In This Article Expand or collapse the "in this article" section Martyrdom (Shahada)

  • Introduction
  • General Overviews
  • Legal Discussions of Martyrdom
  • Scholarship on Martyrdom
  • Scholarship
  • Contemporary Martyrdom Operations
  • Debates Concerning Martyrdom Operations
  • Martyrdom and Theater Production

Islamic Studies Martyrdom (Shahada)
David Cook
  • LAST REVIEWED: 25 October 2012
  • LAST MODIFIED: 25 October 2012
  • DOI: 10.1093/obo/9780195390155-0124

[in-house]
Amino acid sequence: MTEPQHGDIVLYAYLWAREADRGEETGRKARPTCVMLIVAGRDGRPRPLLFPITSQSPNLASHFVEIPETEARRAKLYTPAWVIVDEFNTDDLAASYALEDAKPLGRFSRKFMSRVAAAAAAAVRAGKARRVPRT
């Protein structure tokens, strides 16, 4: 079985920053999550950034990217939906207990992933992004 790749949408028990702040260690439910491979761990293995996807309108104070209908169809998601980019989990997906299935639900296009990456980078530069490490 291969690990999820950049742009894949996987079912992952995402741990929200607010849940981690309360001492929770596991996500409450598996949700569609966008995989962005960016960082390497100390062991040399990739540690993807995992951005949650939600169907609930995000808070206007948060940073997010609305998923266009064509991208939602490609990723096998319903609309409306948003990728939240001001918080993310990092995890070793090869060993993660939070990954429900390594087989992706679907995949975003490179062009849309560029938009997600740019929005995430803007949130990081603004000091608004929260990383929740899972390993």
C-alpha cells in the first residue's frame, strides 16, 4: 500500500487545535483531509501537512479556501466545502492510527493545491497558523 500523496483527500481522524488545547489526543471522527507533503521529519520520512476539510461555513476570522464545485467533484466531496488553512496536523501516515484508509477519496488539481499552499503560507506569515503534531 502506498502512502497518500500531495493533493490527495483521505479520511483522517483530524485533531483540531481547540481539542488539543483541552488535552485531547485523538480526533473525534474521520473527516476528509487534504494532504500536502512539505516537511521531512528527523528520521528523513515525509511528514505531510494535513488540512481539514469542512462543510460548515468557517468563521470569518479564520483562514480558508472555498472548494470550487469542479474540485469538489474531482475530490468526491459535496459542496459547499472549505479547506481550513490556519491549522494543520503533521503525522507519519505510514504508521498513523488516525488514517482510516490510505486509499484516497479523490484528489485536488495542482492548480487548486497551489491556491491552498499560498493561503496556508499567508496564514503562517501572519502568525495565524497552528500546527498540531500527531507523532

The word shahid (plural shahada) has the meaning of “martyr” and is closely related in its development to the Greek martyrios in that it means both a witness and a martyr (i.e., a person who suffers or dies deliberately for the sake of affirming the truth of a belief system). Although shahid in the first sense occurs frequently in the Qurʾan, in the latter sense only once is it attested (3:141). In the Hadith literature, and most especially in the subset of the jihad literature that was parallel to it, the term is frequently used, and it gradually makes an appearance in the historical and literary texts as well. Martyrdom in Sunni Islam, other than the very earliest period of persecution by the polytheists of Mecca, has been closely associated with death in battle. Other forms of death or suffering, such as enduring plagues, suffering persecution for theological issues (the mihna, 833–861 CE, for example), and a wide range of other less-accepted circumstances have also been considered to generate martyrdom. In general, the attitude of the Sunni Muslim toward martyrdom has been a positive one, and inside the literature on martyrdom there are rewards that are specific to the martyr as opposed to other Muslims. However, the balance of martyrdom literature and narratives has not been created by Sunnis, but by Shiʿites who hark back to the violent and tragic deaths of many of the descendants of the Prophet Muhammad during the first three centuries of Islam and most especially to the martyrdoms of the fourth caliph ʿAli ibn Abi Talib (reigned 656–661) and his younger son al-Husayn (d. 680). The martyrdom of al-Husayn near the Iraqi town of Karbala at the hands of Umayyad governmental forces sent to kill him is the single most dramatic martyrdom in Islam. For Shiʿites it is the epitome of the cruelty of the opponents of Muhammad’s blood descendants, and it is a stain that can never be fully removed from the collective consciousness. Every year this guilt is expiated to some degree on the anniversary of al-Husayn’s martyrdom during the tenth of the Islamic month Muharram—an event that is frequently dramatized by Shiʿite communities worldwide. Although Sunnis do not fixate upon the martyrdom of al-Husayn, many consider him to have been unjustly slain, and they have also preserved a rich literature concerning his death. After the classical period, most martyrdom material focuses upon the role of Sufis, who were occasionally martyred for their beliefs (achieving their goal of mystical union with God, their beloved). Additionally, Sufis frequently proclaimed Islam in the regions bordering upon the world of Islam, and they were sometimes slain by those they sought to convert. If the region in which they were killed eventually converted to Islam, then those early Sufi missionaries would be remembered by the new Muslim community as martyrs, as frequently happened in India, central Asia, and Africa. Sufis oftentimes referred to themselves as “martyrs of love,” as they were willing to be martyred for the sake of their beloved (God), but there was a whole category of love martyrs that were of a literary nature, based upon the tradition “whoever loves truly, keeps chaste, and dies for it, is a martyr.” Literary martyrdoms of this type, the most famous of which was that of Majnun and his beloved Layla (historically during the 8th century), often through repeated retellings became associated with Sufism. Contemporary martyrdom is closely associated with nationalistic resistance movements in the Muslim world and most especially with that of the Palestinians (1948–present). However, there exist martyrologies associated with specific groups on the Internet in great quantities (only a few will be surveyed here). Most contemporary discussions of martyrdom cover its most problematic manifestation, which is the suicide attack. The legal literature discussing this phenomenon—either its pros or cons—is extensive, and it has attracted more outside analysis and polemic than any other subject within the overall genre of Islamic martyrdom.